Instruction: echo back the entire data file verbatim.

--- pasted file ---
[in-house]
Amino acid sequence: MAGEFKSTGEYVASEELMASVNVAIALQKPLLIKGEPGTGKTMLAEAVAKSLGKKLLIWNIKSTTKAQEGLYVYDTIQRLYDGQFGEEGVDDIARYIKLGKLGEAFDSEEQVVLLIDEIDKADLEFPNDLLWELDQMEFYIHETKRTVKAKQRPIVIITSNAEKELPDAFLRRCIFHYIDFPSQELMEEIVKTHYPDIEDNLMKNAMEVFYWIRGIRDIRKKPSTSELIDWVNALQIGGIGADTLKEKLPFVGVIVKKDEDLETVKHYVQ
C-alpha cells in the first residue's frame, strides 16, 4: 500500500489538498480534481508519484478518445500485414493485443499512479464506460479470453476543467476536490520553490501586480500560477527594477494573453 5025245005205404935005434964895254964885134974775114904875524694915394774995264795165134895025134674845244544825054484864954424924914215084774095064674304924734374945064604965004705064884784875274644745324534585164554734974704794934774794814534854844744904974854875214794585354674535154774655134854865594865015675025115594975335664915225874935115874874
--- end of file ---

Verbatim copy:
[in-house]
Amino acid sequence: MAGEFKSTGEYVASEELMASVNVAIALQKPLLIKGEPGTGKTMLAEAVAKSLGKKLLIWNIKSTTKAQEGLYVYDTIQRLYDGQFGEEGVDDIARYIKLGKLGEAFDSEEQVVLLIDEIDKADLEFPNDLLWELDQMEFYIHETKRTVKAKQRPIVIITSNAEKELPDAFLRRCIFHYIDFPSQELMEEIVKTHYPDIEDNLMKNAMEVFYWIRGIRDIRKKPSTSELIDWVNALQIGGIGADTLKEKLPFVGVIVKKDEDLETVKHYVQ
C-alpha cells in the first residue's frame, strides 16, 4: 500500500489538498480534481508519484478518445500485414493485443499512479464506460479470453476543467476536490520553490501586480500560477527594477494573453 5025245005205404935005434964895254964885134974775114904875524694915394774995264795165134895025134674845244544825054484864954424924914215084774095064674304924734374945064604965004705064884784875274644745324534585164554734974704794934774794814534854844744904974854875214794585354674535154774655134854865594865015675025115594975335664915225874935115874874